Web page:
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Stuedeman will try to reverse Bulldogs' fortunes

 

Scott Walters

 

 

Saturday really can't come quick enough for Mississippi State softball coach Vann Stuedeman and her Bulldogs. 

 

Saturday marks the opening day of practice for the 2017 season. To borrow a phrase from president-elect Donald Trump, it's a "huge" season for the Bulldogs. 

 

A year ago, MSU paid a steep price for playing arguably the nation's toughest schedule. The Bulldogs finished 26-31 and saw a string of four-straight NCAA regional appearances snapped. 

 

It was the first time a Stuedeman-coached squad missed the postseason. Even the Southeastern Conference tournament, which was held at MSU for the first time, generated buzz but not victories, as the Bulldogs lost their first tournament game. 

 

The SEC record was a mind-boggling 3-21. No MSU team had ever won that few. Seven had been the lowest win total prior to last season, and that happened twice. 

 

In the preseason, Stuedeman talked about having to replace talent at several key spots and being concerned about pitching depth. She cautioned the schedule was brutal and that the team's progress might not always be reflected in the record. 

 

Regardless of the struggles, the Bulldogs still held a strong Ratings Percentage Index (RPI) figure throughout the year. Home losses to Central Arkansas and Alabama-Birmingham did the Bulldogs in. A second-straight series loss to Ole Miss wasn't the best thing, either. 

 

The Bulldogs rode the momentum of opening Nusz Park to 10-straight wins to start the season. For the first time, MSU had a facility worthy of playing host to games in the nation's best conference. 

 

With the stadium up and running, a strong coaching staff in place, and the built-in advantage of playing in the SEC, this is a crucial season. 

 

Former MSU coach Jay Miller wasn't retained after missing the postseason in 2010 and 2011. Stuedeman is the right person for the job and any talk along those lines is really out of line. 

 

That being said, the football team won a bowl game, the women's basketball team is ranked fourth in the nation, and the baseball team is reigning Southeastern Conference champion. Those who cheer for the Maroon and White would like to see softball follow a similar path. 

 

The schedule is determined by the luck of the draw from the conference office. However, this year's slate is more manageable. MSU will play Alabama, South Carolina, Arkansas, and Kentucky at home. Alabama will be a national title contender. Kentucky will be nationally ranked, but it likely won't be a top-10 team. South Carolina typically is in the bottom half of the conference standings. Arkansas won one league game last year. 

 

On paper, the home conference slate should include one series win and could include three. 

 

The road conference series are against Texas A&M, LSU, Georgia, and Auburn. Those teams finished fourth, seventh, eighth, and 10th in the final SEC standings in 2016.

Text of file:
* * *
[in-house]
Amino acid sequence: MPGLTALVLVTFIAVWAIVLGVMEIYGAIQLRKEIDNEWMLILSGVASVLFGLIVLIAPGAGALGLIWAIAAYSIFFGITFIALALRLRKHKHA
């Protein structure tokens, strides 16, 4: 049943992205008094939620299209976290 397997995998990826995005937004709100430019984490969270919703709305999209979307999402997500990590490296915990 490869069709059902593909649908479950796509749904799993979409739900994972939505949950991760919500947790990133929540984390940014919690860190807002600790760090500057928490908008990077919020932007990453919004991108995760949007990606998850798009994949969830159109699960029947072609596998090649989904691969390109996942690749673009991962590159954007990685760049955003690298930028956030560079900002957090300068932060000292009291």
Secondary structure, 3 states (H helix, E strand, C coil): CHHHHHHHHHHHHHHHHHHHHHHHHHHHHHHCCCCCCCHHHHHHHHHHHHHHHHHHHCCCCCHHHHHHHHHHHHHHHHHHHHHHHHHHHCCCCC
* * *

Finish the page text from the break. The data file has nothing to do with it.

MSU and Ole Miss don't play a conference series. With schools concerned about travel costs and missing school, it's foolish that schools 90 miles apart don't play each other. There will be one non-conference midweek game played in Oxford. 

 

The Bulldogs will play 19 non-conference home games (three more than last season). The highlights of the non-conference schedule are four games in a tournament in Mexico and three games in a tournament in Oklahoma. Other than facing Oklahoma once, there are no national championship contenders in either of the events. The other two games in Oklahoma are against Louisiana Tech and UAB -- neutral-site wins that will be critical. 

 

There are four games against the Southwestern Athletic Conference (two more than a year ago). MSU also will play its traditional mid-week game against Southern Mississippi in Hattiesburg. 

 

It's not the best schedule, but a path to 28 wins is there. 

 

On the field, the biggest challenge will be to replace Kayla Winkfield. A four-year starter on the infield, Wakefield was drafted to play pro ball after last season. A year ago, she was the only Bulldog to hit .300 or better. 

 

The team batting averaged dropped from .312 to .247. The Bulldogs averaged 3.6 runs per game. 

 

Cather Katie Anne Bailey and utility player Mackenzie Toler are seniors and will be counted on to lead the offense. 

 

In the circle, senior Alexis Silkwood will look to bounce back after winning four games last season (26 the year before). The progression of junior Holly Ward also will be critical. Stuedeman is high on her incoming freshman class. 

 

When the 2012 Bulldogs made the postseason, talk quickly turned to trying to win a regional and making a first super regional. That was the program's rallying cry until last season's stunning fall. 

 

Now, it's back to square one. That first regional berth was celebrated with a watch party in downtown Starkville. A regional berth this season will be another reason to celebrate -- or perhaps exhale. 

 

Saturday has been a long time coming. It will soon be time to see if the Bulldogs are back for real. 

 

Scott Walters is a sports writer for The Dispatch. He can be reached at swalters@cdispatch.com. Follow him on Twitter @dispatchscott. 

 

 

Scott is sports copy editor and reporter

 

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